Barring some new event that surprises on the downside, the first half of 2010 is likely to witness a recovery in jobs. In fact, we’d be surprised if the first quarter of this year doesn’t show a net gain of several hundred thousand in nonfarm payrolls. But even this optimistic scenario pales by the standards of post-recession recoveries for the past half century. This, then, is the great challenge that awaits in the aftermath of the Great Recession. Alas, there are no easy solutions. Nor is it obvious that the crowd has yet come to terms with the potential for the political and economic blowback that the new normal seems destined to bring.


  1. IdahoSpud

    I note that you are still using the term “Great Recession”. At what point in time do you think yit will be safe in retrospect to call this a Depression?
    Just askin’

  2. JP

    Every recession feels like a depression if it’s the contraction du jour. But if we’re making semantic distinctions, it seems that orders of magnitude should be considered. In quantitative terms, there’s no comparison (at least not yet) between the downturn of late and 1930s. A few examples. The jobless rate in the ’30s reached 25%; the unemployment rate so far has reached about 10%. Real GDP was cut in half in the early ’30s on an annual basis. In 2008, real GDP actually rose 2.6% vs. 2007. Of course, quarterly GDP has retreated, but on an annual basis, no red ink, at least not so far.
    And on and on. This is a painful recession, to be sure, and its effects may linger, perhaps for years if not a generation. But it’s a chronic illness this time, not an actute one. Maybe we need another term.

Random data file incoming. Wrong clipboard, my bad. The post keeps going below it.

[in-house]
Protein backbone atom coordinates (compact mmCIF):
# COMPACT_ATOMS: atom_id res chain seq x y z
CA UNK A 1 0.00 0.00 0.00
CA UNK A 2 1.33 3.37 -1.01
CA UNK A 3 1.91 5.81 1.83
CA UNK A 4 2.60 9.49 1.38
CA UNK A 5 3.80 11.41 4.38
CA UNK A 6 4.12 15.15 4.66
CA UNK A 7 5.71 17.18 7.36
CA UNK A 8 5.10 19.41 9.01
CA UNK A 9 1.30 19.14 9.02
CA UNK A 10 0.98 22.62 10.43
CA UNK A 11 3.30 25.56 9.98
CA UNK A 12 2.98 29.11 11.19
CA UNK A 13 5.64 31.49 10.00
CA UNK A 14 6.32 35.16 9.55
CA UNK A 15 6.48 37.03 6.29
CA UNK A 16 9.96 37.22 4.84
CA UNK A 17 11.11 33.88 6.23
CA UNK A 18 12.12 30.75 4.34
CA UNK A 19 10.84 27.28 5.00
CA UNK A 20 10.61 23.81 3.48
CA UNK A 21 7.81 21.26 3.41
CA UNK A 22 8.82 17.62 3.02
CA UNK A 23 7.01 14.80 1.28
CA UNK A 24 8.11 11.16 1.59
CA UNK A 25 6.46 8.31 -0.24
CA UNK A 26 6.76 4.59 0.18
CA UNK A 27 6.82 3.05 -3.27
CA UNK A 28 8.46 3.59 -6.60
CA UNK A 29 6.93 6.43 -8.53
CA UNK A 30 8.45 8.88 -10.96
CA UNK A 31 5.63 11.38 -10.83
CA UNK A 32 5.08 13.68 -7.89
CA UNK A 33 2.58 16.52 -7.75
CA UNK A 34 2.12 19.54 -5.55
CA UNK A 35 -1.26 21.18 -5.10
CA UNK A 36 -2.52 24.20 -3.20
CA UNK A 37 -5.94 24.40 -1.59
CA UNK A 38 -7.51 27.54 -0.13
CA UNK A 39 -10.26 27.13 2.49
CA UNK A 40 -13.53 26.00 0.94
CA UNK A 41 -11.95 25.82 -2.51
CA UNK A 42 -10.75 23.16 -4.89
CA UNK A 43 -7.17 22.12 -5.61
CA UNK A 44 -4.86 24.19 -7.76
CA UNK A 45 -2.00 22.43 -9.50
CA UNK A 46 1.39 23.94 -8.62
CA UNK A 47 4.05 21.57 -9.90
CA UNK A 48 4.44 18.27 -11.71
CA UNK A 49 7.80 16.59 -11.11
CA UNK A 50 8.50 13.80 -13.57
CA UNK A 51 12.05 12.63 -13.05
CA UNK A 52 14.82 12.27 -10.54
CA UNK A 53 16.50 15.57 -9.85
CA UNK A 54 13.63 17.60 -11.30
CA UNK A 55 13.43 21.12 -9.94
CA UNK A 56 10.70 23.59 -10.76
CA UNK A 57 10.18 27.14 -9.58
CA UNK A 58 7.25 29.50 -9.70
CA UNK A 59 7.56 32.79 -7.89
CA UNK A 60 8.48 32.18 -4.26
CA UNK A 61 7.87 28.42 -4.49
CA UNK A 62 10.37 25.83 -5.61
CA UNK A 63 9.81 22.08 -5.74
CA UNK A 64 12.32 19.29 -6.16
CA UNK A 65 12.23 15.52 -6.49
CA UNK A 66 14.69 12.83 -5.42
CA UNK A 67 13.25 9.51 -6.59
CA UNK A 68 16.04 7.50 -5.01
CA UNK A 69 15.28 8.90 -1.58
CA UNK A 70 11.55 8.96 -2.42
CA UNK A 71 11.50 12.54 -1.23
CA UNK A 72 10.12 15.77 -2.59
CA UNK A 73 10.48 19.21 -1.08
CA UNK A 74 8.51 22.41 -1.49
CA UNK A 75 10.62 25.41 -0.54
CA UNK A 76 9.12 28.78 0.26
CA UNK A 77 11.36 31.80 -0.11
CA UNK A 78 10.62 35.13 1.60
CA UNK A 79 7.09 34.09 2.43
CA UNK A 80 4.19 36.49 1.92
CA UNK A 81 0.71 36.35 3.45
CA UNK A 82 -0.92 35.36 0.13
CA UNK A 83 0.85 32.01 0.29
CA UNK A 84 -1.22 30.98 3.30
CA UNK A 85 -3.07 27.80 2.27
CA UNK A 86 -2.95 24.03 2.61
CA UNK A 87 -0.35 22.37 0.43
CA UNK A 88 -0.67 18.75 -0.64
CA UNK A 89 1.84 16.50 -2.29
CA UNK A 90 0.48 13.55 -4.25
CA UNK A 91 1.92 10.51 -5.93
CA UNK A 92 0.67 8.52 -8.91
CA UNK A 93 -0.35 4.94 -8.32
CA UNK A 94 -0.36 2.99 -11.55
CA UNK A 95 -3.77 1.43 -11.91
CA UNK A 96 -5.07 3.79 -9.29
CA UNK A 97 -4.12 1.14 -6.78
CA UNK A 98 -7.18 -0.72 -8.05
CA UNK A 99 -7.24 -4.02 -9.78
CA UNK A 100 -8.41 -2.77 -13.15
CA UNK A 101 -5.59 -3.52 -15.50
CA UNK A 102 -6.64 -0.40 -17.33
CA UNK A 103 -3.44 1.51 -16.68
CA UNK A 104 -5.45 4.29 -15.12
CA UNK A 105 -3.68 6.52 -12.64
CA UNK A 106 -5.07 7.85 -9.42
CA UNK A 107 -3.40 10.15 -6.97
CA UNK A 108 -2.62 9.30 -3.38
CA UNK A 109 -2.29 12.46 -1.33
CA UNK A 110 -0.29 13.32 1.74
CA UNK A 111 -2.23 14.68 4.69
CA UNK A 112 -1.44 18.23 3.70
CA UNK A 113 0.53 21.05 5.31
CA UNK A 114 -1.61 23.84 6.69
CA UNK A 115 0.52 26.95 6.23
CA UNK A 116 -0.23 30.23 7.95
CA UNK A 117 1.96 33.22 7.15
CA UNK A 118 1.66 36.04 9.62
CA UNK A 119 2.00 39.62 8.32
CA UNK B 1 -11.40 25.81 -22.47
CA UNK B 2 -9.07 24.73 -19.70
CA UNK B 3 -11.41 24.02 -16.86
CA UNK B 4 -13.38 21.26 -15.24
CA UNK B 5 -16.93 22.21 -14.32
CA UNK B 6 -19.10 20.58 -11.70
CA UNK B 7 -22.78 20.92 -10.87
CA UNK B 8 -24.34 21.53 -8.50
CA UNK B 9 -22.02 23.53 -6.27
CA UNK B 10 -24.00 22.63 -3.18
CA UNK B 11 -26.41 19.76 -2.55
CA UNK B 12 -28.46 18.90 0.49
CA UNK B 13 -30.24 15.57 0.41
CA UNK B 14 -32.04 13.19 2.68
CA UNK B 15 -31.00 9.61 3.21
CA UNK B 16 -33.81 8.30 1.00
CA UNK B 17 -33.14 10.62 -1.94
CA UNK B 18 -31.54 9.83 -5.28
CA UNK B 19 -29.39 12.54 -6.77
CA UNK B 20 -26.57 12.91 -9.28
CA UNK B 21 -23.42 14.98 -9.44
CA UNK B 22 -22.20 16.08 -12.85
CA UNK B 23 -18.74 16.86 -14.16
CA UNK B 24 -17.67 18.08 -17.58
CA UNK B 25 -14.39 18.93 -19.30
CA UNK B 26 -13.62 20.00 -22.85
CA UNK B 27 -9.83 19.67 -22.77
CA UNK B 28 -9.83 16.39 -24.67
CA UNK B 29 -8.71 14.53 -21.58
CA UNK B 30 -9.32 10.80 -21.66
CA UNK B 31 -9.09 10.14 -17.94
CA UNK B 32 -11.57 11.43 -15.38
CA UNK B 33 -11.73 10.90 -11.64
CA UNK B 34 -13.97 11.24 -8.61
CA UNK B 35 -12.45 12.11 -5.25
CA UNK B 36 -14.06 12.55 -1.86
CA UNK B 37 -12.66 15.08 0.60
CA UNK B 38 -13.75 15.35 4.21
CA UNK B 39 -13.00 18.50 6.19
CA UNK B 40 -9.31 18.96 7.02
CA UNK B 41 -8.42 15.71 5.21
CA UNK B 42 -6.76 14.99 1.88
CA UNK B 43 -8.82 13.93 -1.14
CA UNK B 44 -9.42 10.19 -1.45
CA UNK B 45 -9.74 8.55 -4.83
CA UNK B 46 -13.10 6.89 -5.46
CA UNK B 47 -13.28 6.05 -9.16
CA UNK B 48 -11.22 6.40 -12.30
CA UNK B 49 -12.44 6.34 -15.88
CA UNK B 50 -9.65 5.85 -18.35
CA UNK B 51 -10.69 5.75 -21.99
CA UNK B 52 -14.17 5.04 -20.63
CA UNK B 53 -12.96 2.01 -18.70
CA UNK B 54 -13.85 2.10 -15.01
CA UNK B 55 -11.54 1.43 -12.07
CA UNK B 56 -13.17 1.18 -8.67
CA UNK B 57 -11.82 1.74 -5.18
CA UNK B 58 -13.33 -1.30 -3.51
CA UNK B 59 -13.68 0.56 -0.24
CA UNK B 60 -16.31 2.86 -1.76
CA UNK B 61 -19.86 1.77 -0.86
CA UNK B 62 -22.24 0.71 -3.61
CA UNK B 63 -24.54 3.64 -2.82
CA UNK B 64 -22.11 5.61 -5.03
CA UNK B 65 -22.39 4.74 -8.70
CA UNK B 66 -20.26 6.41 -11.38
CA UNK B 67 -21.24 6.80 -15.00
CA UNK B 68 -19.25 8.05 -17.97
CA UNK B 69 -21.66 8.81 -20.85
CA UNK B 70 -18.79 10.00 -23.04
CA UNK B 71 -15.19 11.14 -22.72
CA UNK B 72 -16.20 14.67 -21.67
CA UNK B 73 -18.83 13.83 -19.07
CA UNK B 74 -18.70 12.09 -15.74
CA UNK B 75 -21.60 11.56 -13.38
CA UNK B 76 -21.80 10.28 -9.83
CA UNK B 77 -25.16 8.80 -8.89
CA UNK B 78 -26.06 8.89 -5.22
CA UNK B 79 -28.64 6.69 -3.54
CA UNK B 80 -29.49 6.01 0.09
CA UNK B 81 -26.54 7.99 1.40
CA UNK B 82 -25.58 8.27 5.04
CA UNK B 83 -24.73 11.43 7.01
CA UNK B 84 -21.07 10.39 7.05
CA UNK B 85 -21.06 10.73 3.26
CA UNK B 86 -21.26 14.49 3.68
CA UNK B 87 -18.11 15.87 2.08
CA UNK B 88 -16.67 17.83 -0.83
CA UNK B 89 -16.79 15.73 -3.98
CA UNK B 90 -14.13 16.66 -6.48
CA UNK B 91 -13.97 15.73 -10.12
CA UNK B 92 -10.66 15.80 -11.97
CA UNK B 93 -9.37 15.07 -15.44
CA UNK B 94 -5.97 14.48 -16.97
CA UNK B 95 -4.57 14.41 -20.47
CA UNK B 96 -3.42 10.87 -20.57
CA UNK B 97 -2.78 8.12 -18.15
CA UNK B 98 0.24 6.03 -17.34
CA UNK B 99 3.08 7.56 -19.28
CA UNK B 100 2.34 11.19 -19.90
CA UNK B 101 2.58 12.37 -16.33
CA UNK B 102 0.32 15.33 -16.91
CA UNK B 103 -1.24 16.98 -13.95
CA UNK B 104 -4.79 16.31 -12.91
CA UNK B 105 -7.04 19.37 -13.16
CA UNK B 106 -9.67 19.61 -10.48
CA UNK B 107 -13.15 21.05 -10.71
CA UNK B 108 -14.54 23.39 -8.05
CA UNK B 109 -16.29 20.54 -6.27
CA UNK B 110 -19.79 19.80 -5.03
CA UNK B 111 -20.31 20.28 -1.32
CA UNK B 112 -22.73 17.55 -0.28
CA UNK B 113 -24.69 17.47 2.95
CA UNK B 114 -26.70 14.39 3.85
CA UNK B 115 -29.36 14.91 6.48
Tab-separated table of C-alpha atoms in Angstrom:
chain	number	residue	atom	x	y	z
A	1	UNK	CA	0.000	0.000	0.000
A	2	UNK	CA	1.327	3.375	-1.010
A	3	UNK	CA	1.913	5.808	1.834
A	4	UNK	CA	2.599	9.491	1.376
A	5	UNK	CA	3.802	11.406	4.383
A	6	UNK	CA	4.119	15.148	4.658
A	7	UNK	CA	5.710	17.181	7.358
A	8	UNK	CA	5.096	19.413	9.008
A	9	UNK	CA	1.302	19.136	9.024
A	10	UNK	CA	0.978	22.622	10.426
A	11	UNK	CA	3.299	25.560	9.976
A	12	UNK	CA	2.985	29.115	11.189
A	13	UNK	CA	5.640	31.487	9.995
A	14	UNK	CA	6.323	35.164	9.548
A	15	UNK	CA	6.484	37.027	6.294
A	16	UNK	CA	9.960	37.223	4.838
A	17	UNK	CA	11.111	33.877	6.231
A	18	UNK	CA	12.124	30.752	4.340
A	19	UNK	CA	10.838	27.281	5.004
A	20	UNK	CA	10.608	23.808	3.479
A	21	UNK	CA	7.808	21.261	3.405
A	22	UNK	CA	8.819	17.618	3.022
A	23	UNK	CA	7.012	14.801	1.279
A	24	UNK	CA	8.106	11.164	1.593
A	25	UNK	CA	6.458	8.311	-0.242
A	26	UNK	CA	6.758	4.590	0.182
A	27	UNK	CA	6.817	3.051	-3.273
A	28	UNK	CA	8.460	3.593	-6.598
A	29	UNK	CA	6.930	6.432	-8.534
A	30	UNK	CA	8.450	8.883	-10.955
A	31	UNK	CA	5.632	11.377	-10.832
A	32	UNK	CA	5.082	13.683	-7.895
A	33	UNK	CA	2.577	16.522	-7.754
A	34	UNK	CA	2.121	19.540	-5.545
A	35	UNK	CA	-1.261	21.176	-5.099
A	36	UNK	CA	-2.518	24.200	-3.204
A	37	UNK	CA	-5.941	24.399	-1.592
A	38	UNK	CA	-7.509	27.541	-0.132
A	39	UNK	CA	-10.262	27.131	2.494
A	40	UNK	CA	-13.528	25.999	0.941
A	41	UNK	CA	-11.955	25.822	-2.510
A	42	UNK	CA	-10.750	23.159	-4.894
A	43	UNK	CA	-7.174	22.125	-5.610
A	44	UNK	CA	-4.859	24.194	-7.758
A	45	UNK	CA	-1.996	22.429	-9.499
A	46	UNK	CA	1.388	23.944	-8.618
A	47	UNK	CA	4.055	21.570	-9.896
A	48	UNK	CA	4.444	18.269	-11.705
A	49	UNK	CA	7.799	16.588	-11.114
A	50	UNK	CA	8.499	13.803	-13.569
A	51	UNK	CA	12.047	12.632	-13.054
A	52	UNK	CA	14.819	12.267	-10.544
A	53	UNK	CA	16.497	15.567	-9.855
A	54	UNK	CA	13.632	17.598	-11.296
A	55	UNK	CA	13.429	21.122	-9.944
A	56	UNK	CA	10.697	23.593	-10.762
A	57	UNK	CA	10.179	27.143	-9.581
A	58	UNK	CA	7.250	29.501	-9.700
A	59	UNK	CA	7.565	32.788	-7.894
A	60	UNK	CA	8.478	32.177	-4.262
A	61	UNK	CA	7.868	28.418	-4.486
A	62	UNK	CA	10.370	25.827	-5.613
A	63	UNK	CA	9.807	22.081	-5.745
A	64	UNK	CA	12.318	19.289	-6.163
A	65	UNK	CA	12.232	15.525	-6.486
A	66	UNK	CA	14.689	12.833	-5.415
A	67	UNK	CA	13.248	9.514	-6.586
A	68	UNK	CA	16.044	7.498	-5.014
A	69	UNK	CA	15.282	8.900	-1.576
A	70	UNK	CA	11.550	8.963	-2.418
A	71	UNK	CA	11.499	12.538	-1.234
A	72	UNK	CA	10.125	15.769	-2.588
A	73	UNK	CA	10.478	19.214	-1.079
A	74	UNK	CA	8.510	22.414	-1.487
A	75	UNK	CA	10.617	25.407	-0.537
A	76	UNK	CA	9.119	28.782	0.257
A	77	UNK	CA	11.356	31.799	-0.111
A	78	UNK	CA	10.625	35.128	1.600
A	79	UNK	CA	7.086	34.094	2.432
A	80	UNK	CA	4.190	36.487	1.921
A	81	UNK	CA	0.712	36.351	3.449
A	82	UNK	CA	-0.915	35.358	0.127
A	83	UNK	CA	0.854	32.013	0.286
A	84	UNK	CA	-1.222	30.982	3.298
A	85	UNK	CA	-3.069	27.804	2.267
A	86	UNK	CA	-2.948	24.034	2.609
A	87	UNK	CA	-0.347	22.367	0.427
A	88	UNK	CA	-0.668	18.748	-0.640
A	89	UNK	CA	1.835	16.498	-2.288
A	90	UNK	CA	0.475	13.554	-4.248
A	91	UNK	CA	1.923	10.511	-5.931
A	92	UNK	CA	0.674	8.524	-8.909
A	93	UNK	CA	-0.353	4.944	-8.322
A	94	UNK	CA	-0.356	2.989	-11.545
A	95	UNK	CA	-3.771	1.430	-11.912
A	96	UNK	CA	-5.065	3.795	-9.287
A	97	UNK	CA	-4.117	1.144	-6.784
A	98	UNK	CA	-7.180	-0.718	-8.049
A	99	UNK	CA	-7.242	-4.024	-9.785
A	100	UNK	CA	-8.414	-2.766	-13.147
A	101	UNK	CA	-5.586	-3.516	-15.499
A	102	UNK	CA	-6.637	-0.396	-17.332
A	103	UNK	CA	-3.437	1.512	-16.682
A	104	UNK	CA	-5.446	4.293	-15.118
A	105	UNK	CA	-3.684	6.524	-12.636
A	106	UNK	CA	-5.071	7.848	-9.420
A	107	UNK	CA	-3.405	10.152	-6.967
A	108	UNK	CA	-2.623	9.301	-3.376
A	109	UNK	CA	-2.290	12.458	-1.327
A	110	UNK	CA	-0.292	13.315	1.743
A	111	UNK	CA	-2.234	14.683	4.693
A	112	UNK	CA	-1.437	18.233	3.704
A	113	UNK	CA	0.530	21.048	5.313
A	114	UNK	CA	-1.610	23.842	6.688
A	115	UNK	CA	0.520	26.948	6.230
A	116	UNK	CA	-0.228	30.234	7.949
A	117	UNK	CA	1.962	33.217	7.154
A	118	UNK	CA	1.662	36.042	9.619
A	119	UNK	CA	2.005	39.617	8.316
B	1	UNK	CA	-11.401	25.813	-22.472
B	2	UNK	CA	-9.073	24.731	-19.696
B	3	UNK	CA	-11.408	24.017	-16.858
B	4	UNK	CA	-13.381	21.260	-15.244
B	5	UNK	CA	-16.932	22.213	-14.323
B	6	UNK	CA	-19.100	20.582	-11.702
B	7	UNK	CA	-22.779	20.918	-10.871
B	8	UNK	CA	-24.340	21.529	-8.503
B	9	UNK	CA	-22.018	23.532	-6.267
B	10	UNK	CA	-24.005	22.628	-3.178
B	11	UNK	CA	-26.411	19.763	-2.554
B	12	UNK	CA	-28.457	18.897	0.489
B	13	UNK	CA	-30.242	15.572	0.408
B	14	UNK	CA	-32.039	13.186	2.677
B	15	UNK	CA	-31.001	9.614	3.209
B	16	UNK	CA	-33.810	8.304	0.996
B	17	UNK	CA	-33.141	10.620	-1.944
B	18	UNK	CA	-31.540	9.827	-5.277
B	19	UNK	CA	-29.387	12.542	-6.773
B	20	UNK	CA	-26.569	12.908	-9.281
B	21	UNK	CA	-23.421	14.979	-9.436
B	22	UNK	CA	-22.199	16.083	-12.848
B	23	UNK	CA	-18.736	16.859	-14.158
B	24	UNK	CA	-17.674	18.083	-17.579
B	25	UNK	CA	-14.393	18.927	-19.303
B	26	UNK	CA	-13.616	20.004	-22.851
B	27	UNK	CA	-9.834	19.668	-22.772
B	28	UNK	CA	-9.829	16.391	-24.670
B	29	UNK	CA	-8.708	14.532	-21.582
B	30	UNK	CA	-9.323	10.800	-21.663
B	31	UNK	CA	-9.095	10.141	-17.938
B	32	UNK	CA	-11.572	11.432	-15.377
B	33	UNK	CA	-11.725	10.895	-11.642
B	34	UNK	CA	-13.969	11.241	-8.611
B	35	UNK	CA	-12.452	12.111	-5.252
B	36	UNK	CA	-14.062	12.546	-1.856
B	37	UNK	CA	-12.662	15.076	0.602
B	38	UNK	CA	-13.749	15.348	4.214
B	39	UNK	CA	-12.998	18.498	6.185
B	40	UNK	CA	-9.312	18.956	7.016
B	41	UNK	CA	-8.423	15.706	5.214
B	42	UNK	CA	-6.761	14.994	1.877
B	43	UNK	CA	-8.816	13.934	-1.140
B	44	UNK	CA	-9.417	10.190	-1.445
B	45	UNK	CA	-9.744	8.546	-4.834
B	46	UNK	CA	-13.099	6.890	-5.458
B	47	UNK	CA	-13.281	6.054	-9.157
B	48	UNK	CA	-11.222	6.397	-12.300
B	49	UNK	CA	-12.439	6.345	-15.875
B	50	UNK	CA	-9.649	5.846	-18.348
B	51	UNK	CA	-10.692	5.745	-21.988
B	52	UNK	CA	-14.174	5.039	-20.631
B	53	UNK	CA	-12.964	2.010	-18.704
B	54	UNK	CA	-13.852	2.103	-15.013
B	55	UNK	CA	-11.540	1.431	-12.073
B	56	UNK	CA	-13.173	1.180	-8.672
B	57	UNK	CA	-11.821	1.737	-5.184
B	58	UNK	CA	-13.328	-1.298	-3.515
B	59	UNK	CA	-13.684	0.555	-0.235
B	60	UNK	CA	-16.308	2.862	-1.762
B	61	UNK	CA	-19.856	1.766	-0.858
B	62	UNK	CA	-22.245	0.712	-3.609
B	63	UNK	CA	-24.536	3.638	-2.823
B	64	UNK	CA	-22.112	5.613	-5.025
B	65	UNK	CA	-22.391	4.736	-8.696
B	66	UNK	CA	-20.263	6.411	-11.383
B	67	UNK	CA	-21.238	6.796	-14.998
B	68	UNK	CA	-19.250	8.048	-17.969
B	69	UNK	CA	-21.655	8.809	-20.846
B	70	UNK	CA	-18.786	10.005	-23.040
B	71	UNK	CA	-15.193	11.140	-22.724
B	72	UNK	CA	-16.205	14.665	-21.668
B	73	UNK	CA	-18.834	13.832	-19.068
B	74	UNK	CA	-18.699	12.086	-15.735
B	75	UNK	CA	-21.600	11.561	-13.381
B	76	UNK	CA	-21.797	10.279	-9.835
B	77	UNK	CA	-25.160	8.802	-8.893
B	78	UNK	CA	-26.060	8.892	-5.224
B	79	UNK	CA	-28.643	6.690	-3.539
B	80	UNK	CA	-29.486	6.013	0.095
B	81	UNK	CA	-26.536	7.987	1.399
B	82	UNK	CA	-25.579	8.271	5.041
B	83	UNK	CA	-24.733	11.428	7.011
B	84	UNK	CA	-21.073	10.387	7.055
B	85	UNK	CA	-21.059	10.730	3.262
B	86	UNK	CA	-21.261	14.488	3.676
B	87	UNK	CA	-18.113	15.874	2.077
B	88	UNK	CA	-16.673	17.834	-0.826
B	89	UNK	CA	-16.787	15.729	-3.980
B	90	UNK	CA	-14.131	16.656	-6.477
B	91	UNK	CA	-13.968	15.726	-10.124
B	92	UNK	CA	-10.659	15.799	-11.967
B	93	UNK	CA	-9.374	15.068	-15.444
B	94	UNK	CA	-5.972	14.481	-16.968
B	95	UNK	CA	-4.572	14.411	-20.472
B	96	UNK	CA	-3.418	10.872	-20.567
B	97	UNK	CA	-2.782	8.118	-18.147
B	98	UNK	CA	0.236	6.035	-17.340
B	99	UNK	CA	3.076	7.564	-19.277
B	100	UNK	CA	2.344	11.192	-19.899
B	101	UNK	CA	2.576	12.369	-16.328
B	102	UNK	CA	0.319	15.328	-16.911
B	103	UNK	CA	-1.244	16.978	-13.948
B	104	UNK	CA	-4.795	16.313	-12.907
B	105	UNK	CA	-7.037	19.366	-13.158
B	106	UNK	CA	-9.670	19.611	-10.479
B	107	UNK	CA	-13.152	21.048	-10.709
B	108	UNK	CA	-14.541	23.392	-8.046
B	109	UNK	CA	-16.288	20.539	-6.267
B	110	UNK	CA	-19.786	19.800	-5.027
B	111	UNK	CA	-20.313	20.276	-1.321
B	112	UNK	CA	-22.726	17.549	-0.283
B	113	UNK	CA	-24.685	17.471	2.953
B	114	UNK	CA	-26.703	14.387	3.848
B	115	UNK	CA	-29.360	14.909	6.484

3. IdahoSpud

    I am not a young man, and thus I have been through several recessions. The contraction du jour is an exceedingly bad one – thus my question about when in retrospect you might be able to admit that it is really a depression.
    It does not (as yet) compare in quality and length to the GREAT depression, nor was that the question I asked. I suspect our limited social safety net is masking how nasty this really is.
    Thanks to the anonymity of government food debit cards, we no longer have the spectacle of soup lines and grown working age men trying to sell pencils on the street corner.
    I would argue that this is a Depression. I never said it was the GREAT Depression, that was you.

  4. JP

    Point taken. Some of this is semantics. There is no objective dividing line where recession becomes depression. Meanwhile, one man’s roof is another man’s floor. I don’t necessarily disagree that this is a depression, at least from certain perspectives. But if we’re talking economics, there’s some debate as to whether this is a mild depression vs. a deep recession. But any way you slice it (or term it), this isn’t your garden variety cyclical contraction.